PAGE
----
Since the UK’s vote to leave the EU on June 23, the Pound has been pummeled, politicians have resigned, and investors were spooked. But UK citizens and companies have largely gone about their business as usual. The country still spends $28.9 Billion on imports and represents the 5th largest economy in the world. The reality for companies selling into the UK market is the economic dynamics and exchange rates are working in their favor, making it is increasingly affordable to sell there.
While we’re not economy experts or fortunetellers here at SFE, we do enough business across borders that we feel it’s important to track and report to you on this dynamic new post-Brexit environment. Our UK sales partners have had front-row seats to witness the gyrations.
Financial markets hate uncertainty, so the reaction of the British Pound is hardly surprising considering that UK witnessed in quick succession a vote to leave the EU, resignation of its Prime Minister, and a leadership crisis in the Labor party.
The position of the Pound continues to decline against the US Dollar, but this imbalance has its benefits: UK exporters will benefit, as well as tourism, and perhaps most importantly businesses selling into the UK from abroad have discovered an overall improvement in the risk profile. That is, it has become much less costly for software and technology companies to launch and sell into post-Brexit UK.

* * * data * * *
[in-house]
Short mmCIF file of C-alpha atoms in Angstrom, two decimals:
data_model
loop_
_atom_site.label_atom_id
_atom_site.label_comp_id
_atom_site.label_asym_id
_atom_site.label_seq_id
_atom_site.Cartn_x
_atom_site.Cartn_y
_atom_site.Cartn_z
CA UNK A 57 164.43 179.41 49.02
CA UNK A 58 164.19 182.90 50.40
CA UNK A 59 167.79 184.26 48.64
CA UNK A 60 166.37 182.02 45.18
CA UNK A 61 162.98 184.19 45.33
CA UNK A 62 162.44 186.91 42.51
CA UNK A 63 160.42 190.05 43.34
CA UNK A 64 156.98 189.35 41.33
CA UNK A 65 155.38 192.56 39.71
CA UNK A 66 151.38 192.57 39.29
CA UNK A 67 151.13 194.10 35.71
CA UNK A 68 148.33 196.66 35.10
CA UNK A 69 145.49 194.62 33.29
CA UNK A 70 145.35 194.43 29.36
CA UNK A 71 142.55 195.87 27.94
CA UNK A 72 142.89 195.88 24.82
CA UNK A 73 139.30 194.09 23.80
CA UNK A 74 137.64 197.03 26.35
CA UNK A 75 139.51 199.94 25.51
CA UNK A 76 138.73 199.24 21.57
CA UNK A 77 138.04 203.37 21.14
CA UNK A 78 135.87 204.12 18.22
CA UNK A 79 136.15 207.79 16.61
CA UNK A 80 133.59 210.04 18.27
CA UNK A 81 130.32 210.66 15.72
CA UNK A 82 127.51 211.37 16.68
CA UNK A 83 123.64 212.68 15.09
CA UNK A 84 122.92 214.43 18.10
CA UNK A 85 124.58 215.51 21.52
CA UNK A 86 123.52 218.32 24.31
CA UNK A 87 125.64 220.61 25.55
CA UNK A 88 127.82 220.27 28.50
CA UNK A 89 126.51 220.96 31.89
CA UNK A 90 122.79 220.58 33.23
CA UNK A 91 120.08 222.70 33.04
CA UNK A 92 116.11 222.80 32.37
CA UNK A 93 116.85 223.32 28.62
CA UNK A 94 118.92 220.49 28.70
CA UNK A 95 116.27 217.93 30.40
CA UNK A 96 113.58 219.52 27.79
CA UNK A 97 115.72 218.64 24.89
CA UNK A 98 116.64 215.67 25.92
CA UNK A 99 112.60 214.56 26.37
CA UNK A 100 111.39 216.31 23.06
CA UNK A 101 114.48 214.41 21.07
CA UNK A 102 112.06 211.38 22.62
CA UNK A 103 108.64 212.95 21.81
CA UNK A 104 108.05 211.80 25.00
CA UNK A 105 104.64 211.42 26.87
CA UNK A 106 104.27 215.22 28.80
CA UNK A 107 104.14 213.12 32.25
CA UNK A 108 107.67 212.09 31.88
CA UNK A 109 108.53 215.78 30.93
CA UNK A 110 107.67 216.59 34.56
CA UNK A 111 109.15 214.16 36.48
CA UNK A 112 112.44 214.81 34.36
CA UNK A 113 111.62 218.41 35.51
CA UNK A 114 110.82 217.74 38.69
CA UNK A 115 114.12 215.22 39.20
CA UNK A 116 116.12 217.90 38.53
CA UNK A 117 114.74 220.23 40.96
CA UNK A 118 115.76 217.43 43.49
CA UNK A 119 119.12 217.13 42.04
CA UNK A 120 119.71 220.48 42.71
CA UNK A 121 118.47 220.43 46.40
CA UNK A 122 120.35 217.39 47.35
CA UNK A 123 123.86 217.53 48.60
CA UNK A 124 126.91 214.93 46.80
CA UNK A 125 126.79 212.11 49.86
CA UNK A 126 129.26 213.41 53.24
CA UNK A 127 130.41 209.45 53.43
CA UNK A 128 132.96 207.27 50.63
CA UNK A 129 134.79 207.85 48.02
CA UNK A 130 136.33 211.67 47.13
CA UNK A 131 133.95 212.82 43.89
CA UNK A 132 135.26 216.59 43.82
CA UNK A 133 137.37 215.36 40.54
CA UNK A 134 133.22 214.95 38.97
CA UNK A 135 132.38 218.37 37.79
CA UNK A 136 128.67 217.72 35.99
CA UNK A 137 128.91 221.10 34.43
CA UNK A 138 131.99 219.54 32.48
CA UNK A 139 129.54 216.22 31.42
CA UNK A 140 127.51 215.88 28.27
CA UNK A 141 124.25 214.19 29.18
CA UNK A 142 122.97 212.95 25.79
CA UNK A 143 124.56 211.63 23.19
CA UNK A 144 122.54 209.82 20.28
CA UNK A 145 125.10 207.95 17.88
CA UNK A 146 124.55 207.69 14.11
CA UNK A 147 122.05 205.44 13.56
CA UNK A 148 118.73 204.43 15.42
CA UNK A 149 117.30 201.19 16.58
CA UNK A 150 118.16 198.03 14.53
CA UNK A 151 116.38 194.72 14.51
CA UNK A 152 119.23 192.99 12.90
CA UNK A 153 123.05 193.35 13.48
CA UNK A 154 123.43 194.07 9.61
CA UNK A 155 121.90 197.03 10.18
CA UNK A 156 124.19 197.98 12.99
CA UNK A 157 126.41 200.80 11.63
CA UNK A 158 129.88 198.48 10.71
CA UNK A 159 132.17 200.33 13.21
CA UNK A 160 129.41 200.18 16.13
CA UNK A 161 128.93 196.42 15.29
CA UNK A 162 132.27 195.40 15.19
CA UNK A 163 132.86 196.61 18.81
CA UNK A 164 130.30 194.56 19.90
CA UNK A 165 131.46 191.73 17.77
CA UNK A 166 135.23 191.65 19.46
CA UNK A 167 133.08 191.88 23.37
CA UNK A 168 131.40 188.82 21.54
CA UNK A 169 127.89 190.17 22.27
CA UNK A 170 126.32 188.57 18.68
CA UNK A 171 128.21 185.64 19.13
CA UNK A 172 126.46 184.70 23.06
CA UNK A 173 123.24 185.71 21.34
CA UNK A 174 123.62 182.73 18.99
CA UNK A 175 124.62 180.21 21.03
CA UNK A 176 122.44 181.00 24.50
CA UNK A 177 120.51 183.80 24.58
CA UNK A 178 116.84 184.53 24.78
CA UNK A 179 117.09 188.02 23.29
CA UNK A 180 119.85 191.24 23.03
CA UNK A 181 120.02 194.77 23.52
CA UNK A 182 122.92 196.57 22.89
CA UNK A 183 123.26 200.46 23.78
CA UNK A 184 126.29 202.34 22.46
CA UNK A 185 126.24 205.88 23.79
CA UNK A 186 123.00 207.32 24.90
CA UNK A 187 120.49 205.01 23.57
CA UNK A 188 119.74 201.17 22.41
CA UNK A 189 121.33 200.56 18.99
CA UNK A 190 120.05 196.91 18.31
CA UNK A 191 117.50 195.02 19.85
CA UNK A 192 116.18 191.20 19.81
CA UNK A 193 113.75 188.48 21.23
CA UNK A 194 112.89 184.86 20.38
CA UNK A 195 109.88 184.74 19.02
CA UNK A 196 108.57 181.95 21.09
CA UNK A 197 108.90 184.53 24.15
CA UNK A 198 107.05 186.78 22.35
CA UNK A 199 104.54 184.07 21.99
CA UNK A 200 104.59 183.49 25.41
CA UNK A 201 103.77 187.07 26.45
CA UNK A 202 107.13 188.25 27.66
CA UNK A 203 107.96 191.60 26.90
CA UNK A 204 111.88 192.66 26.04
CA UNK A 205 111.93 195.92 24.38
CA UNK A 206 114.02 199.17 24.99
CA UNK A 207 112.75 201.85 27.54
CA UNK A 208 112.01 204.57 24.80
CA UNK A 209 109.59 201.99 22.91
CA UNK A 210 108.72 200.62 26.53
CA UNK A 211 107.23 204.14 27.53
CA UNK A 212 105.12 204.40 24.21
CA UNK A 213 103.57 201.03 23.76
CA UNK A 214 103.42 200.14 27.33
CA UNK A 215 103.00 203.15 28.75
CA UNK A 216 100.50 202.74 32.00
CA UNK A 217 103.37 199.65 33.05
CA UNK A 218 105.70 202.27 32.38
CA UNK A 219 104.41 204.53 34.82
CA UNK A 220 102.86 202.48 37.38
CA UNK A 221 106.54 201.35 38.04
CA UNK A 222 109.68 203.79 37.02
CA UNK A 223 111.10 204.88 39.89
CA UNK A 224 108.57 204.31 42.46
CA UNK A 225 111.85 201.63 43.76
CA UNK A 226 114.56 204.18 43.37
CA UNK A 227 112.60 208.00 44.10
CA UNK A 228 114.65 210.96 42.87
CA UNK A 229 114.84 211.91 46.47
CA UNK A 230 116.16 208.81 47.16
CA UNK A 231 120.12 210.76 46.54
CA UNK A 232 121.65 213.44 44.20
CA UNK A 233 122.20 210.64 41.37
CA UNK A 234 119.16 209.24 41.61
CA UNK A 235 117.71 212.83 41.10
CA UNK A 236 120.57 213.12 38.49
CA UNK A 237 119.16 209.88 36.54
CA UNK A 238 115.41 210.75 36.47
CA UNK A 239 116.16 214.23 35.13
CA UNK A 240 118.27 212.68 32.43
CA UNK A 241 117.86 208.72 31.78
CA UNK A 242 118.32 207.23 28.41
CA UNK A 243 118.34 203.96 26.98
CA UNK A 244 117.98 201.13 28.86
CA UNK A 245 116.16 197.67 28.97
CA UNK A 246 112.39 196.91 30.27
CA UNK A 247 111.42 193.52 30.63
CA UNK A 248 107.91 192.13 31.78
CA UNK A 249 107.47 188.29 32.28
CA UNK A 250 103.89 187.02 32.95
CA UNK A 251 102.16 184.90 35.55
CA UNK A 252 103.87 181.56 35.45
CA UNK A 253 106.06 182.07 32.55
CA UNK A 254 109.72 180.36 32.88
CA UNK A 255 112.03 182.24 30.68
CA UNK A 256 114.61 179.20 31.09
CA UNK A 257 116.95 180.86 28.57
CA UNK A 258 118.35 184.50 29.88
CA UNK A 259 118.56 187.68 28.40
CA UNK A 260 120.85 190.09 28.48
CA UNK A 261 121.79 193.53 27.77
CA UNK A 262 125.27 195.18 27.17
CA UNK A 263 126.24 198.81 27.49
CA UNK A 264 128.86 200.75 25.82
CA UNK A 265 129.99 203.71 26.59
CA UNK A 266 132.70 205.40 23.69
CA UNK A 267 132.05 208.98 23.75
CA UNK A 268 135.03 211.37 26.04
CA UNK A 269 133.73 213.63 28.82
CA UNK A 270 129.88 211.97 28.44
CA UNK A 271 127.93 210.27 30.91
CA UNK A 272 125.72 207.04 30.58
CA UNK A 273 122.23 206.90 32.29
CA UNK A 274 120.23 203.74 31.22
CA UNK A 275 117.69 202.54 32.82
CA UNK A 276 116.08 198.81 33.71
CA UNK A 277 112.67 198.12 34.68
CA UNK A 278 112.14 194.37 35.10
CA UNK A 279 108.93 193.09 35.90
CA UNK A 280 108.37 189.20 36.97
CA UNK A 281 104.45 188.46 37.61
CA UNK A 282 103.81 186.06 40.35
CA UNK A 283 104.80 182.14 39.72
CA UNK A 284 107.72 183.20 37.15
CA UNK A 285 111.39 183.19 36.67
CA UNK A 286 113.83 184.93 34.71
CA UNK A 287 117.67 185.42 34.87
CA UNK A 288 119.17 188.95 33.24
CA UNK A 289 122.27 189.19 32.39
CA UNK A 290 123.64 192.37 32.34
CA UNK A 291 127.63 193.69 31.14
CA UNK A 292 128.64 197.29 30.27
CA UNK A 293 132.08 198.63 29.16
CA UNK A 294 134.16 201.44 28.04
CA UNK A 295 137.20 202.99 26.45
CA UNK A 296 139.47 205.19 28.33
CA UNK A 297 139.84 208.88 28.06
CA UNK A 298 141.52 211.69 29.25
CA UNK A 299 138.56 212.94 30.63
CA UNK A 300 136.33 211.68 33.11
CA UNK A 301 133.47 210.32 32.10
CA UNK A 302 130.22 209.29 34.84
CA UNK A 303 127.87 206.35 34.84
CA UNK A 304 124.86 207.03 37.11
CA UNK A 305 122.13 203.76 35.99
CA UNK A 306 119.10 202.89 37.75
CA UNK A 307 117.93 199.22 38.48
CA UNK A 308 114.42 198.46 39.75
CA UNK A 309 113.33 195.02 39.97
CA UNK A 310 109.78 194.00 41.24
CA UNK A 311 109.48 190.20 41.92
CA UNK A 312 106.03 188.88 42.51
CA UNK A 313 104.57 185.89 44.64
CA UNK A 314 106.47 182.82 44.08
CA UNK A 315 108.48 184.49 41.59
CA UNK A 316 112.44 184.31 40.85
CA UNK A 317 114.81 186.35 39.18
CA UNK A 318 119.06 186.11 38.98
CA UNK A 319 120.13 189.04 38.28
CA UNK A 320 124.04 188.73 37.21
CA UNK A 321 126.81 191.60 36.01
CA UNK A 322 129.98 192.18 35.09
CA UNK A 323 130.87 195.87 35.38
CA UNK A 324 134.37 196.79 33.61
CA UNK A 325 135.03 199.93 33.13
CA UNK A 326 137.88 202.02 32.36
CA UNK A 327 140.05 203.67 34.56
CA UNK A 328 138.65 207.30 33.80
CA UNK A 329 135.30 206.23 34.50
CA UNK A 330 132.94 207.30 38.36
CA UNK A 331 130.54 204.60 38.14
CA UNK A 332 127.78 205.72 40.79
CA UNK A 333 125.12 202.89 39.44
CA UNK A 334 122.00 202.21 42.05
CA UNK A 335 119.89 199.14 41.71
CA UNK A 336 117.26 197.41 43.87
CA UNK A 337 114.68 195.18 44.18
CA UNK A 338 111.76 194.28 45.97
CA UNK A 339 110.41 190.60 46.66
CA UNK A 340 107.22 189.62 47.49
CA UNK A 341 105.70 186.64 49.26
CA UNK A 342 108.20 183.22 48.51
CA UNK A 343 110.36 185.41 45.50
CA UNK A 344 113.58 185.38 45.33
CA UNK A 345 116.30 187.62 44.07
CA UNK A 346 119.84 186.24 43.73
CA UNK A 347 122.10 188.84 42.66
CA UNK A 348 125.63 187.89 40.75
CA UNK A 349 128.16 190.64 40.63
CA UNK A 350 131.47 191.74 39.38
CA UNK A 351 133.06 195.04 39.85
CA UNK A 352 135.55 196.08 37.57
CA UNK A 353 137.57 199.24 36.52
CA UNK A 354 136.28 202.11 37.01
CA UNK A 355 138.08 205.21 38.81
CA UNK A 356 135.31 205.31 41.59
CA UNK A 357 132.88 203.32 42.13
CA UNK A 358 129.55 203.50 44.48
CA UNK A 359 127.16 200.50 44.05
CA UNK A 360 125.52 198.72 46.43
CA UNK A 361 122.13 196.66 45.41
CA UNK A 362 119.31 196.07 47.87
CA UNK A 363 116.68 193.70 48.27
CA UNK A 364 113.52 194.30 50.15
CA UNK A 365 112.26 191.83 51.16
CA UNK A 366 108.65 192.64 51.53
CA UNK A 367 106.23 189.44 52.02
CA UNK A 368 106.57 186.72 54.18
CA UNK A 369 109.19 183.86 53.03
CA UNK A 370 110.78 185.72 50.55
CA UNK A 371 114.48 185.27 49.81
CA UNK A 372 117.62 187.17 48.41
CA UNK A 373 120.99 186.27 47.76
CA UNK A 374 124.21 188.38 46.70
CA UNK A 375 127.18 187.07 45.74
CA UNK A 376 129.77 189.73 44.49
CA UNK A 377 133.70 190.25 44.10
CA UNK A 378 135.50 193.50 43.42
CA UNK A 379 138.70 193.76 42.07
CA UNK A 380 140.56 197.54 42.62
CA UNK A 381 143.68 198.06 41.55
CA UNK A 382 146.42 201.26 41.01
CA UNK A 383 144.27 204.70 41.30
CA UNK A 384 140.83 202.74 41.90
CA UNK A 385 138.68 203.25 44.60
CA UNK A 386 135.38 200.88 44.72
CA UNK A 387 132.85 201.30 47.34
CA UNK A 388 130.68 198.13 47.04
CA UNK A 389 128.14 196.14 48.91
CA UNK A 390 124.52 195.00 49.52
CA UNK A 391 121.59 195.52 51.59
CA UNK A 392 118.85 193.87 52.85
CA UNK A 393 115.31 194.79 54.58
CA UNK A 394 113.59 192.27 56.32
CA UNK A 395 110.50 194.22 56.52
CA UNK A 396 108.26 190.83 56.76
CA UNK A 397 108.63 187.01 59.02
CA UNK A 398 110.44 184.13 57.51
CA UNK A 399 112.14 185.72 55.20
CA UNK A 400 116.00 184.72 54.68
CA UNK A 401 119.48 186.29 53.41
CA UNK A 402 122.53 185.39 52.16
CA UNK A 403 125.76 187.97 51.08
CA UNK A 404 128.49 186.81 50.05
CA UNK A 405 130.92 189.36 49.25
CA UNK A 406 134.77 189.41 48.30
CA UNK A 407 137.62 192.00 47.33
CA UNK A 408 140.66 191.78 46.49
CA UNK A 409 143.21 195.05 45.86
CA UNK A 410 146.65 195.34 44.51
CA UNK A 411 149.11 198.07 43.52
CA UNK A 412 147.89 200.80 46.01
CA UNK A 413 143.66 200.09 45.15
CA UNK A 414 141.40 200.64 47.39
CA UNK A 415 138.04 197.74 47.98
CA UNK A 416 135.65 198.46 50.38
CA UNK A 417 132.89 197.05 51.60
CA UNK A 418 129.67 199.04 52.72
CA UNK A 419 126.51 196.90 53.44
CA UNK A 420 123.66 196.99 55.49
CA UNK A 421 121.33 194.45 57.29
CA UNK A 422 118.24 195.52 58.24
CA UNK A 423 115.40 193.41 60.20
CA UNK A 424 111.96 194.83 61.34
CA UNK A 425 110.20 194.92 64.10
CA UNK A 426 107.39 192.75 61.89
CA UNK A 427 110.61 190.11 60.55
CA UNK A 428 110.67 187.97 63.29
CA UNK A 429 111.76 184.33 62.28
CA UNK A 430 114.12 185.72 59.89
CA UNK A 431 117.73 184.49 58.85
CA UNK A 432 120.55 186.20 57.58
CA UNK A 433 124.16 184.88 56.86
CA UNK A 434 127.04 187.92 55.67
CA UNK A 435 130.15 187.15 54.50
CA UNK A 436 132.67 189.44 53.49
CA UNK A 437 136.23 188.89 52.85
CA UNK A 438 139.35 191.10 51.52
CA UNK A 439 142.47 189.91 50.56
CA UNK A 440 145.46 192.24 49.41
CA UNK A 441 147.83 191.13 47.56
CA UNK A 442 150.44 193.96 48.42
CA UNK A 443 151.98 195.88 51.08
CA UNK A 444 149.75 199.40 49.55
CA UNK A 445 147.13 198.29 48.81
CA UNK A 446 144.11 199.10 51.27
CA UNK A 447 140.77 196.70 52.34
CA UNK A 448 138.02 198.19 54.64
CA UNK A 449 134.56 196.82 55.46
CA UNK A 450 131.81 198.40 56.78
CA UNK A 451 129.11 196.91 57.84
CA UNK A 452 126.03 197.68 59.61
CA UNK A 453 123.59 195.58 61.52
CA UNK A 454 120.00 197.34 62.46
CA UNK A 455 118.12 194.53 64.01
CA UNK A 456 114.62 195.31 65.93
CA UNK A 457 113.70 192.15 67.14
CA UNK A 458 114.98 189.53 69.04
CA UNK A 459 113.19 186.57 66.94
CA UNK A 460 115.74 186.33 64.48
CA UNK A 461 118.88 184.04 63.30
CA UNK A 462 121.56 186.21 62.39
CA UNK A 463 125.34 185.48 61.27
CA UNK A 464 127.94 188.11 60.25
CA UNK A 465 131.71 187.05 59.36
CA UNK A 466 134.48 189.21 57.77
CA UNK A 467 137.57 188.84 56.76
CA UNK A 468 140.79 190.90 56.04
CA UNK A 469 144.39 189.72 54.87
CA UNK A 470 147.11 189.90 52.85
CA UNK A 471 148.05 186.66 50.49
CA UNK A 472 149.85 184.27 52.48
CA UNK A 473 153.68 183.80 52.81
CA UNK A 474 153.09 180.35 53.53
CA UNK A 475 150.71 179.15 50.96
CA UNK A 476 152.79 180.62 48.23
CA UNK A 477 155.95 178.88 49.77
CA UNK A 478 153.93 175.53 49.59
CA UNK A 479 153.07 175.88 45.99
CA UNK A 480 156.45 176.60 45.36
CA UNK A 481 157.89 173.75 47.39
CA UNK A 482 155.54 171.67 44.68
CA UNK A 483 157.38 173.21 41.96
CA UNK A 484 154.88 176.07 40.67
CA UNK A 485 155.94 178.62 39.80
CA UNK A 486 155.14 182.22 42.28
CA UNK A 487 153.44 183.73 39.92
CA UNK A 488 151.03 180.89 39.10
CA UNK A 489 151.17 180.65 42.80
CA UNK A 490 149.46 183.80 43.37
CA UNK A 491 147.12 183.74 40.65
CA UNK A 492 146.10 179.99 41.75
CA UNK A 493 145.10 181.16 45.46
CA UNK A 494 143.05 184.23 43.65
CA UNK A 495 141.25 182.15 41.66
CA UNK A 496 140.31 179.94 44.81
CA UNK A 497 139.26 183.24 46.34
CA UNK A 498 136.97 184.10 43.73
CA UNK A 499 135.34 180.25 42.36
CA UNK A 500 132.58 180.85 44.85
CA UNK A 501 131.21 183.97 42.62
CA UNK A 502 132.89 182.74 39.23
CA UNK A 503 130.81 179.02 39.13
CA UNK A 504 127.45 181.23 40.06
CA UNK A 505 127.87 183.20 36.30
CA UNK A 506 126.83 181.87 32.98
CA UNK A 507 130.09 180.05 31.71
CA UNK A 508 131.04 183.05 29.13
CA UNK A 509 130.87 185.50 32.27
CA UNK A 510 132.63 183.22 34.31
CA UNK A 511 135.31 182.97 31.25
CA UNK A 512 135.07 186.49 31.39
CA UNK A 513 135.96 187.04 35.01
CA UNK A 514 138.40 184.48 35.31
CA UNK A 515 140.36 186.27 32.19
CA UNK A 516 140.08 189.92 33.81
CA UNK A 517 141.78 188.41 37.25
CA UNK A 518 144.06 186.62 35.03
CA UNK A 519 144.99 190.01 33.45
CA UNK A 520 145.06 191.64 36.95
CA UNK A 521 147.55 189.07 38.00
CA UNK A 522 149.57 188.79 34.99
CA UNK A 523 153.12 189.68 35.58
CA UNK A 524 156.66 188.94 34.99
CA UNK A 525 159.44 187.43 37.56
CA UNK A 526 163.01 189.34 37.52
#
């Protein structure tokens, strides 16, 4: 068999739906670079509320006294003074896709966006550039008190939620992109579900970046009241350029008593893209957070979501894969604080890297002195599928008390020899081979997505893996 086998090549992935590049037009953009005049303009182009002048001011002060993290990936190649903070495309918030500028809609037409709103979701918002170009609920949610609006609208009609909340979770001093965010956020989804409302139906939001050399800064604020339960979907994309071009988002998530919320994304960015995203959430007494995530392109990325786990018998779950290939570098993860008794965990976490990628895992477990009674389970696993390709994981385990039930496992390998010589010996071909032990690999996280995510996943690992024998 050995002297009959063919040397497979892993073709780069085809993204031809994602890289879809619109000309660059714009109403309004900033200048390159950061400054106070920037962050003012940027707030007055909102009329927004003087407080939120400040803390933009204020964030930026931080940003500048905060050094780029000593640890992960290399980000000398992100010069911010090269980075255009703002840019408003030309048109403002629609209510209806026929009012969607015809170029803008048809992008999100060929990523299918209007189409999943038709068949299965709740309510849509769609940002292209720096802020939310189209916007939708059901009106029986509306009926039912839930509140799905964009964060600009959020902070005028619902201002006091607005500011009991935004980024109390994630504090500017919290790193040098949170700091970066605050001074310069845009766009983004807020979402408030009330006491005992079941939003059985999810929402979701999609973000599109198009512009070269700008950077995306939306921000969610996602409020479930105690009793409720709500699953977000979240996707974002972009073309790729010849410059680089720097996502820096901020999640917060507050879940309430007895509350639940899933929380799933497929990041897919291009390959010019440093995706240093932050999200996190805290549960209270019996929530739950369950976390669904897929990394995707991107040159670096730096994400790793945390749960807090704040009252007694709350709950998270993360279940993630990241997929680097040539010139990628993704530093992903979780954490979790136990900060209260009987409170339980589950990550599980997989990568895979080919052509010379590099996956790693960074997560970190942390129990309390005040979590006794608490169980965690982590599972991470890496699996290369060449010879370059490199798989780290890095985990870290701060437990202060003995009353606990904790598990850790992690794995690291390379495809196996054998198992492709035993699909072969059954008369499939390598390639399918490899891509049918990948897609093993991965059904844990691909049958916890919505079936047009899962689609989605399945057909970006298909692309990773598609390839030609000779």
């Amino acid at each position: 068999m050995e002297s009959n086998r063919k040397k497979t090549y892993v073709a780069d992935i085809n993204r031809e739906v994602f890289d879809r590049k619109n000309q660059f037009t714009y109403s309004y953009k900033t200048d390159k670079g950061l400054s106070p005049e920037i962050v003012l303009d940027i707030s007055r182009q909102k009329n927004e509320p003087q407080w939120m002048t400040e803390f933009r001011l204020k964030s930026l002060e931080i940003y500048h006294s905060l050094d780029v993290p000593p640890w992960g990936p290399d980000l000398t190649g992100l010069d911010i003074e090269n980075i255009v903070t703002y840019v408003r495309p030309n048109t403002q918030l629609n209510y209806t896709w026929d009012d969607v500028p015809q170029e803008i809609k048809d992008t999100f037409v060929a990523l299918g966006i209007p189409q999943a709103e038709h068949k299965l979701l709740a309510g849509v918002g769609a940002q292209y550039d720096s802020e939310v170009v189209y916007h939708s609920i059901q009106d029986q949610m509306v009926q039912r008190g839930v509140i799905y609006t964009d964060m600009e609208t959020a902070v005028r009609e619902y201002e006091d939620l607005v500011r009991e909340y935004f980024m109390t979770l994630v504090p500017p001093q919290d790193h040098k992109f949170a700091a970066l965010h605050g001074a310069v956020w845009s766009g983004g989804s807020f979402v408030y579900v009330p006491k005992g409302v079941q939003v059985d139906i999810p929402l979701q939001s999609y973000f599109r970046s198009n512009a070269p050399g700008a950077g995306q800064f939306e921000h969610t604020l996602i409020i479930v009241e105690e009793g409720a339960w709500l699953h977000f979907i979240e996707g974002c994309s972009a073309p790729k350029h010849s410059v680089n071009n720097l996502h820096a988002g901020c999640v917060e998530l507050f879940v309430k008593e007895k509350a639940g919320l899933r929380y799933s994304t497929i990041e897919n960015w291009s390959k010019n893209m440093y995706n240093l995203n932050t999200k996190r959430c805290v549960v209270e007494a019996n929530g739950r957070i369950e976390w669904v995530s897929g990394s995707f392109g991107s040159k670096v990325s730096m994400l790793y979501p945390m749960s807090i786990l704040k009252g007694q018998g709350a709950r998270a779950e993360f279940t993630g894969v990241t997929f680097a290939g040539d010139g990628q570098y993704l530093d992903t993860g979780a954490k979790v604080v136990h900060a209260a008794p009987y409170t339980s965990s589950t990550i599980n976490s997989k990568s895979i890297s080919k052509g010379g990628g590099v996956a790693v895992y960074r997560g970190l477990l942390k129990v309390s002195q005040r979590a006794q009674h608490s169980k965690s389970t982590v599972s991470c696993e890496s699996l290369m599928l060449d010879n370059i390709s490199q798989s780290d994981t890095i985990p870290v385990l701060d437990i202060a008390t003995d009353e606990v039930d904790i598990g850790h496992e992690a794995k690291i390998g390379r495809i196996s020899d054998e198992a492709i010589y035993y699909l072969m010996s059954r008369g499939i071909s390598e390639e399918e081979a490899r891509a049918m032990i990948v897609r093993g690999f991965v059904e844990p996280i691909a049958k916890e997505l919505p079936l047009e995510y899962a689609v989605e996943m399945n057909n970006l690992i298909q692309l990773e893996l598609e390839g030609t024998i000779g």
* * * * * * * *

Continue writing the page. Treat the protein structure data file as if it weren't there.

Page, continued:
Further, the change to the ‘back of the queue’ view on trade from the US, quickly followed by Canada, Australia, Germany and 11 others—all now seeking trading agreements—mean the fifth largest world economy will not disappear overnight. This fact was recognized by Theresa May, who has appointed a new role to the Cabinet of Secretary of State for International Trade. Imports into UK have averaged USD $28.9 Billion annually since 1955 and reached an all-time monthly high in August 2016.
At SFE, our value as a beachhead for new business development in Europe has only improved as a result. And while we cannot predict market fluctuations in the distant future, what we can say with some confidence now is that the UK is very much open for business and trading partners will not be so quick to erect barriers as the rhetoric may have once indicated.
Interestingly, some are positioning this post-Brexit window as a chance to strengthen a UK manufacturing industry that has been gradually eroded in the last 15 years – good news for software and equipment vendors alike. Further, the IMF revised their UK growth expectations and, in fact, they now forecast more positive growth for the UK in the next two years than for France and Germany. And despite some uncertainties over Brexit, the UK will remain attractive to foreign investors because of the transparency of its legal and regulatory environments.
To those living in the UK there is economic concern, but tempered now with a sense of excitement in the air as the dust settles. The one thing that we can be sure of is that the post-Brexit environment can create opportunity and this could be the best time to launch in the UK with lower costs and potentially high rewards.